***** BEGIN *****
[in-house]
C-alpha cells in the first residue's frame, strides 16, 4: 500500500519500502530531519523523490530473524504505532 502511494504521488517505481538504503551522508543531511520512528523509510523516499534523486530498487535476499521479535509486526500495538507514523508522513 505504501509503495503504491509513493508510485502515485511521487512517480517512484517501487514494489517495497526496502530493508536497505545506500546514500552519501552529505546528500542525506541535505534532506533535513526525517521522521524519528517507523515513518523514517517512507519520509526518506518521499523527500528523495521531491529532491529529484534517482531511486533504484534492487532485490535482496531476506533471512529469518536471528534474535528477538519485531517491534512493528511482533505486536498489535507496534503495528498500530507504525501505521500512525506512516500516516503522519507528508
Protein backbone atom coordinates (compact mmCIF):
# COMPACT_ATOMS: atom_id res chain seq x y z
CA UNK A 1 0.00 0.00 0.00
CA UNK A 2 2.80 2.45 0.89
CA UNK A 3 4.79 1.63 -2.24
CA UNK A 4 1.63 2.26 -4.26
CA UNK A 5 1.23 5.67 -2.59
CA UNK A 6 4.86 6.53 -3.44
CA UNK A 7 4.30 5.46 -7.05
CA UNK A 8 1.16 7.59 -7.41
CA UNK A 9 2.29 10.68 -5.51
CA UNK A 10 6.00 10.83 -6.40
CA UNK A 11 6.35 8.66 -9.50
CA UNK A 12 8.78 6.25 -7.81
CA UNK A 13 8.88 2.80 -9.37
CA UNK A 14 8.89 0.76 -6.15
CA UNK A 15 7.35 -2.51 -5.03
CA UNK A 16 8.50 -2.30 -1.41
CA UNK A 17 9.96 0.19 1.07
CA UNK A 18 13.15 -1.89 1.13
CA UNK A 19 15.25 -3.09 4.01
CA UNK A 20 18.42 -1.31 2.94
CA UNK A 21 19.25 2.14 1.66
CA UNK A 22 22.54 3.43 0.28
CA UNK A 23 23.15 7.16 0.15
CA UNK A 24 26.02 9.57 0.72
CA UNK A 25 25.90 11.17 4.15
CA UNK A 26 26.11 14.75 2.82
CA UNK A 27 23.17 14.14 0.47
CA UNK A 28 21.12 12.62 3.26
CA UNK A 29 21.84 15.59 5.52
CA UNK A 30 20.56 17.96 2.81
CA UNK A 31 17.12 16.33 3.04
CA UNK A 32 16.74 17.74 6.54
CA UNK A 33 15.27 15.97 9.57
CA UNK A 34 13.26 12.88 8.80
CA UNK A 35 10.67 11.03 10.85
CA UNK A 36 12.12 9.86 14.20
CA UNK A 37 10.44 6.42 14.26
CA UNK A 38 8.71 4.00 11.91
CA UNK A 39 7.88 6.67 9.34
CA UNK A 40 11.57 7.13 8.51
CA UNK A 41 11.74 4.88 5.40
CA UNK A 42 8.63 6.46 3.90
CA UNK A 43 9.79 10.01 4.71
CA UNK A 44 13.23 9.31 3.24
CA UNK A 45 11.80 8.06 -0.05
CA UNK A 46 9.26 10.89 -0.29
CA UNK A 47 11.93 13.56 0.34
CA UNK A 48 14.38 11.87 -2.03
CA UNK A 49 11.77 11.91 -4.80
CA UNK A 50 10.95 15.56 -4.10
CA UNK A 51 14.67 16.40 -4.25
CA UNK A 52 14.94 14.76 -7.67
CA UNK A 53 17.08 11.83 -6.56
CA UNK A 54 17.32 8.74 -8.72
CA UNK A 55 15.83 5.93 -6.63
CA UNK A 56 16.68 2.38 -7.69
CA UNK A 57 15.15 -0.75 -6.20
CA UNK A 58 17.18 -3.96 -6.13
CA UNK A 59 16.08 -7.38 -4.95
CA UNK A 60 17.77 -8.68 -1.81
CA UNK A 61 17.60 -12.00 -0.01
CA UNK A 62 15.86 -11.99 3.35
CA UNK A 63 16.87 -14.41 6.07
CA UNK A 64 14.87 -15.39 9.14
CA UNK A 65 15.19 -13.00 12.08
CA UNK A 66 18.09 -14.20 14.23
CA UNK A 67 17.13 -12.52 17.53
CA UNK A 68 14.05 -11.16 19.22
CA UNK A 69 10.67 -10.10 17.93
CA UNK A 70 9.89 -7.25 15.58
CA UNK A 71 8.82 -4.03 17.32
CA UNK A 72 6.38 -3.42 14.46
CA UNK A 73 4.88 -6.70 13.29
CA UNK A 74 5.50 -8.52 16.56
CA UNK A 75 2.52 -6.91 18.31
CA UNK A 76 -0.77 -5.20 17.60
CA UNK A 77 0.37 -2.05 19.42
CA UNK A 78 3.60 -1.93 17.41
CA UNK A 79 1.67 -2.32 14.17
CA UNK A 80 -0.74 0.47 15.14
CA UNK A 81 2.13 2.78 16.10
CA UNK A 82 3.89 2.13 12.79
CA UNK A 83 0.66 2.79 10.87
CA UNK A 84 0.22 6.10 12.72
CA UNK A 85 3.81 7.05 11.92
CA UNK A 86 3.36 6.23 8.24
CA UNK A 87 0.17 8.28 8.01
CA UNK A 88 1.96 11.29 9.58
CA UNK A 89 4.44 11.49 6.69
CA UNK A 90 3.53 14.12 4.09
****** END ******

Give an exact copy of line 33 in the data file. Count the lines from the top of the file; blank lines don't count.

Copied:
CA UNK A 29 21.84 15.59 5.52